October 20, 2020

Volume X, Number 294

October 19, 2020

Subscribe to Latest Legal News and Analysis

Federal Court Rules that the FAA Preempts New York Law Prohibiting Mandatory Arbitration of Sexual Harassment Claims

In response to the #MeToo movement, New York State has led the way in enacting legislation to expand employee rights to file and recover for sexual harassment claims.   

In 2018, New York enacted sweeping changes to the New York State Human Rights Law (NYSHRL) that included barring the use of mandatory arbitration agreements “to resolve any allegation or claim of an unlawful discriminatory practice of sexual harassment.” The statute further provided that, “[e]xcept where inconsistent with federal law,” no written contract shall include a mandatory arbitration provision to resolve sexual harassment claims. 

The U.S. District Court for the Southern District of New York recently held that state laws, such as this one, which prohibits arbitration, are preempted by the Federal Arbitration Act (FAA). In Latif v. Morgan Stanley & Co. LLC., plaintiff signed an offer letter that included an agreement requiring arbitration of any discrimination, harassment, and retaliation claims. After termination, plaintiff filed a lawsuit, which included allegations of sexual harassment. In response, the defendant filed a motion to compel arbitration.   

Relying on U.S. Supreme Court precedent, the court held that the FAA “sets forth a strong presumption that arbitration agreements are enforceable and this presumption is not displaced” by the state law in question. Section 2 of the FAA, the “savings clause,” invalidates arbitration agreements “upon such grounds as exist at law or in equity for the revocation of any contract.” The court reasoned that this caveat to enforcement is not applicable to the state law at issue, adding that the FAA only recognizes defenses such as fraud or duress, which would apply in any contract litigation. Further, the court explained that the FAA strongly favors enforcement of arbitration agreements, reiterating that the federal statute “is not easily displaced by state law.”

The amendments to the NYSHRL created significant uncertainty for employers with arbitration protocols to resolve these types of cases. This decision provides much-needed clarity in limiting the scope of the new law. 

The decision in Latif also casts doubt on more recent New York legislation, passed in June 2019, which sought to expand the prohibition on the use of mandatory arbitration agreements for all discrimination, harassment, or retaliation claims. According to the court, this legislation also is likely preempted by the FAA. 

Copyright © by Ballard Spahr LLPNational Law Review, Volume IX, Number 196


About this Author

Mark Levin, Ballard Spahr Law Firm, Litigation Attorney

Mark J. Levin is known for his work in complex commercial, insurance, and class-action litigation, with particular experience in consumer finance litigation, the structuring and enforcement of consumer arbitration clauses, and the defense of insurance companies in class actions. He testified in 2007 for the lending industry before a subcommittee of the U.S. House Judiciary Committee at an oversight hearing on whether mandatory arbitration in consumer contracts is fair to consumers.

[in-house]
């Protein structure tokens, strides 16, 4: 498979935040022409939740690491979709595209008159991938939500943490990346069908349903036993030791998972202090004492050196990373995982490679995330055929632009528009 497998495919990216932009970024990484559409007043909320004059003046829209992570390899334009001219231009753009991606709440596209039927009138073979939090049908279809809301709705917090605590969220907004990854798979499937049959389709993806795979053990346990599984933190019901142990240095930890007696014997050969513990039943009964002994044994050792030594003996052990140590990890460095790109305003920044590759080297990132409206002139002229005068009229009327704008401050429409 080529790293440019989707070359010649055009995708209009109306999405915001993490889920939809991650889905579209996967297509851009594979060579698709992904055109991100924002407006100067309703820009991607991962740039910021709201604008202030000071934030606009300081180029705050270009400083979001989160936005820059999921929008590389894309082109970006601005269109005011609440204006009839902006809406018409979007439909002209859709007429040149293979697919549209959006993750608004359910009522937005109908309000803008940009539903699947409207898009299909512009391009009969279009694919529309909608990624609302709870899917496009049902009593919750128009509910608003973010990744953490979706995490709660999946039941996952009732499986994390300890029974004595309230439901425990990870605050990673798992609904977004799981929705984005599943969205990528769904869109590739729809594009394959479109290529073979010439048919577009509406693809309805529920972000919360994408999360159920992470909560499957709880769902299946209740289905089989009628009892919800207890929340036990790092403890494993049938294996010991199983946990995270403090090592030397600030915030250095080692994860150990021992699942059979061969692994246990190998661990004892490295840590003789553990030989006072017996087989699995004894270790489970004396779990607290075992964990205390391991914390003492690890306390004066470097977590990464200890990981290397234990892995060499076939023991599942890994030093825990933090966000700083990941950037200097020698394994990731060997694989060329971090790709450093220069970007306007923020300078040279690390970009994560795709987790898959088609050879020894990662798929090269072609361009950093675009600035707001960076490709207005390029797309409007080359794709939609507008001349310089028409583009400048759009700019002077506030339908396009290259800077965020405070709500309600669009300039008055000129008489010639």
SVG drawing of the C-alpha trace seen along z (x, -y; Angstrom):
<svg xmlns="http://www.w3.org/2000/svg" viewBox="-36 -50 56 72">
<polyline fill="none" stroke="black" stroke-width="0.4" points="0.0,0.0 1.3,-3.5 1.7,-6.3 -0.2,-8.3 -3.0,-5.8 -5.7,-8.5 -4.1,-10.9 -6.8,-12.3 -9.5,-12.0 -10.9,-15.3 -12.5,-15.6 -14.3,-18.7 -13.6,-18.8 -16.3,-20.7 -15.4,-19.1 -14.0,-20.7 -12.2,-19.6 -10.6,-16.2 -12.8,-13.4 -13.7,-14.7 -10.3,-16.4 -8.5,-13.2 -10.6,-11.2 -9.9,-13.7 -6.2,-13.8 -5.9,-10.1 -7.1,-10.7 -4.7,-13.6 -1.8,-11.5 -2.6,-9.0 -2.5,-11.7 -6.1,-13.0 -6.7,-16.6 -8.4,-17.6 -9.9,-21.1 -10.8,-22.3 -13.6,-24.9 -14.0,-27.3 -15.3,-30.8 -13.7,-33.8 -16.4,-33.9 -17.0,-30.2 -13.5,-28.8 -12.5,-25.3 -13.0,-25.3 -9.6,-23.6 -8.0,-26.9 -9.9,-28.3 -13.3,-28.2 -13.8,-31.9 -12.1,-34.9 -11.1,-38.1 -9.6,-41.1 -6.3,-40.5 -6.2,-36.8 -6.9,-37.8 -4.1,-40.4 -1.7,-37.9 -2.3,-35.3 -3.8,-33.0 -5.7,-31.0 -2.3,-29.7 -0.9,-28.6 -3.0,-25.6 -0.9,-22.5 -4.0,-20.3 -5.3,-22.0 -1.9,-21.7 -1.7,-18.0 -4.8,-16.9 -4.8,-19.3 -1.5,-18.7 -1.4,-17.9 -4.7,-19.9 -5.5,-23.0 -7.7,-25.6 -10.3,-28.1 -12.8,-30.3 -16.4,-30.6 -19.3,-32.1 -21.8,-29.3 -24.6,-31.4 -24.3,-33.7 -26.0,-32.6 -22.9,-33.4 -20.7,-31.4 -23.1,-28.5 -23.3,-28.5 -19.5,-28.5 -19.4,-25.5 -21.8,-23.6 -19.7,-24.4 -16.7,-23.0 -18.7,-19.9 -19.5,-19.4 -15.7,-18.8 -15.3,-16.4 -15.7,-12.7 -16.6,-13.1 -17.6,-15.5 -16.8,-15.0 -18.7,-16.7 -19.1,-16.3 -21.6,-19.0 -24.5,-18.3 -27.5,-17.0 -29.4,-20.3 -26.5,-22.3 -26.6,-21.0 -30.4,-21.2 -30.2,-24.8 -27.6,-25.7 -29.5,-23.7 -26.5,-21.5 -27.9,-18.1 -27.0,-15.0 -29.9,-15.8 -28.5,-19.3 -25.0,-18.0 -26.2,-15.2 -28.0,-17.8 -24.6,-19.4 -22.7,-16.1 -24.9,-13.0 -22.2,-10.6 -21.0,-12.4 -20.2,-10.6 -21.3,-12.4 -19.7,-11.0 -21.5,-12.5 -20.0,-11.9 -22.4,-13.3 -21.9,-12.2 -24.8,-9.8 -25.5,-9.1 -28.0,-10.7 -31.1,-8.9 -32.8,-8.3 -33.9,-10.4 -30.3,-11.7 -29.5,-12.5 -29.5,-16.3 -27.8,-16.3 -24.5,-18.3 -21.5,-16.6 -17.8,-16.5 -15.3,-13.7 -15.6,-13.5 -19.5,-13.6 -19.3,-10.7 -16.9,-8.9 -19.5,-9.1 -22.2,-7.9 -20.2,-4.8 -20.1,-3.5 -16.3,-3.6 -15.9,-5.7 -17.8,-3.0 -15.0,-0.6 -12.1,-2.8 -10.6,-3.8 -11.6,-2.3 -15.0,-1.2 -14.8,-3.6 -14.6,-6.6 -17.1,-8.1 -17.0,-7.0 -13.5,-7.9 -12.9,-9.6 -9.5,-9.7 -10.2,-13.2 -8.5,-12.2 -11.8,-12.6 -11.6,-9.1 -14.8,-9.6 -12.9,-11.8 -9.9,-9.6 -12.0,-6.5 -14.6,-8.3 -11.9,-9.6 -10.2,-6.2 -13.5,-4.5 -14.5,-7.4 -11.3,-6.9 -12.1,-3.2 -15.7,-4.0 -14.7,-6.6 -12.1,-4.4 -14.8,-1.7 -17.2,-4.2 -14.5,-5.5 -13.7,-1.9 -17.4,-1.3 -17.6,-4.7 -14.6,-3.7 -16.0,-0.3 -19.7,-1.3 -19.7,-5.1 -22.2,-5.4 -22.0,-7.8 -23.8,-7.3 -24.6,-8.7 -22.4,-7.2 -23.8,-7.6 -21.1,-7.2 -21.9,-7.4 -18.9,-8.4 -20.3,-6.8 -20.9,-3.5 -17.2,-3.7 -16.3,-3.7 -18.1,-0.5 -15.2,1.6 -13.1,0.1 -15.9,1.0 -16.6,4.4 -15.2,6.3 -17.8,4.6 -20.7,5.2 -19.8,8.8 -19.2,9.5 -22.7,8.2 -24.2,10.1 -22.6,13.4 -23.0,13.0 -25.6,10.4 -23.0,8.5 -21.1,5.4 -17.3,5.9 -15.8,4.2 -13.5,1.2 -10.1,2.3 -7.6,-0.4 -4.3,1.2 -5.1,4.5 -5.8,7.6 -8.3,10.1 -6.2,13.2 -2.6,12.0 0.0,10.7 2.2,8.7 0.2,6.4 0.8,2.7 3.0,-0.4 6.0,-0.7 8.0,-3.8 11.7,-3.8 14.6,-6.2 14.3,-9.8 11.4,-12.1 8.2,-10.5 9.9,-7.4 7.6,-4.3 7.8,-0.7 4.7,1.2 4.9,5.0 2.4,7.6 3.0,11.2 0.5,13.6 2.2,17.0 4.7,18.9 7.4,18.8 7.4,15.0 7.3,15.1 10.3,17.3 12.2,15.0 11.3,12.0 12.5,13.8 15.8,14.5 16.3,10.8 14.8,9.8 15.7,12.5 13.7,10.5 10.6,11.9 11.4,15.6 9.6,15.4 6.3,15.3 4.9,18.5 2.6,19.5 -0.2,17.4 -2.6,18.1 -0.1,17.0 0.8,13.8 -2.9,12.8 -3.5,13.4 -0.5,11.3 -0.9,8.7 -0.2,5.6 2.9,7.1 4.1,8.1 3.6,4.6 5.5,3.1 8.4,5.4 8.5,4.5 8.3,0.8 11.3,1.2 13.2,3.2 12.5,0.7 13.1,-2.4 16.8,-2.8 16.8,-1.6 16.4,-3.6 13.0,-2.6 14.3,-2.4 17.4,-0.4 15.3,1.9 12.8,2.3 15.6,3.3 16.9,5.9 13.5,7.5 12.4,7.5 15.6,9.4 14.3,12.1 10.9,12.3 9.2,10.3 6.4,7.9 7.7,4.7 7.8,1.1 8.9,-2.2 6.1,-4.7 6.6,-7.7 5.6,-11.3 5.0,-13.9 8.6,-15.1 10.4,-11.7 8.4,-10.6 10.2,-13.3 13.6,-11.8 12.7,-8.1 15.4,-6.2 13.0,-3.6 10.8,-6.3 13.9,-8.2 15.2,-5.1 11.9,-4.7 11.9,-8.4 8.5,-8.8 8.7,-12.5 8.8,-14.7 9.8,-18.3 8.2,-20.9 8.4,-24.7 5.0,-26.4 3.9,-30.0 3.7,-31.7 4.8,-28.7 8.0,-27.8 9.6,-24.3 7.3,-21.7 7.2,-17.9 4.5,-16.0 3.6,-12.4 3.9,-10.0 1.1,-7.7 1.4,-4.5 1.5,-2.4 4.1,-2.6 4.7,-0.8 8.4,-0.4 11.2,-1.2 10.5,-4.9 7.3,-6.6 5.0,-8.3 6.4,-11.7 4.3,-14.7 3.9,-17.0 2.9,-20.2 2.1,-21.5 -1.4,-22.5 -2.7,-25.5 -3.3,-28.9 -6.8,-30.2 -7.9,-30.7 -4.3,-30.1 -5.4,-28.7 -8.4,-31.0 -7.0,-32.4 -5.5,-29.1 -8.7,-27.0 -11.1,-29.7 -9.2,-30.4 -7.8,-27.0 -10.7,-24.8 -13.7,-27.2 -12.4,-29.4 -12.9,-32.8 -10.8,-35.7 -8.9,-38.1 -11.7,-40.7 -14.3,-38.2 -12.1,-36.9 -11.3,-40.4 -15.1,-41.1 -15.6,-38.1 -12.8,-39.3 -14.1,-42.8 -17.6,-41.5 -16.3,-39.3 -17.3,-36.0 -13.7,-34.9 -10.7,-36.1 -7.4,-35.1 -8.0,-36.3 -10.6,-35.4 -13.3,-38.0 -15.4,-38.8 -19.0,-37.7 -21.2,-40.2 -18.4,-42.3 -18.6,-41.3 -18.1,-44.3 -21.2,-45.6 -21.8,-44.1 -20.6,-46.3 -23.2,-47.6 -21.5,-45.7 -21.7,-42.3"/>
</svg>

Mr. Levin has represented banks in defending against the first...

Steve Suflas, Ballard Spahr Law Firm, Denver, Labor and Employment Litigation Attorney

Steven W. Suflas is Managing Partner of the Denver and Boulder offices and a nationally recognized thought leader on labor and employment issues. He represents management in all phases of labor and employment matters — from preventative counseling and strategic guidance to collective bargaining, appearances before regulatory agencies, and litigation before courts and administrative agencies. He works closely with employers — both large and small, national, regional, and local — in responding to the daily challenges of the workplace.

Mr. Suflas is known for his litigation work, defending companies in federal and state courts nationwide in both individual and class action lawsuits. He has first chair jury trial experience and has argued cases before federal and state appellate courts. He also has decades of experience litigating unfair labor practice and representation cases before the National Labor Relations Board. Mr. Suflas has represented management at scores of union negotiations and labor arbitrations.

Elliot I. Griffin, Ballard Spahr, Litigation lawyer

Elliot Imani Griffin is an associate in the Litigation Department who focuses her practice on labor and employment matters. During law school, Elliot interned with Exelon Corporation, a Fortune 100 energy company, where she researched recent National Labor Relations Board decisions to assess how they would impact Exelon's policies. She also wrote demand letters to address fake websites that were allegedly infringing upon the mark of Exelon and its subsidiaries, drafted motions, and assisted in the preparation for Pennsylvania Utility Commission hearings.


Marjoree Peerce Litigator  Criminal Defense Ballard Law FIrm

Marjorie J. Peerce is a litigator, with a practice focus on white collar criminal defense, regulatory matters, and complex civil litigation. In her more than 30 years of practice, she has handled matters across the criminal and regulatory spectrum. She is Co-Managing Partner of the firm's New York Office.

Ms. Peerce appears in New York state and federal courts, as well as in federal districts around the country. She has handled criminal and regulatory investigations concerning, for example, violations of the Internal Revenue Code, securities...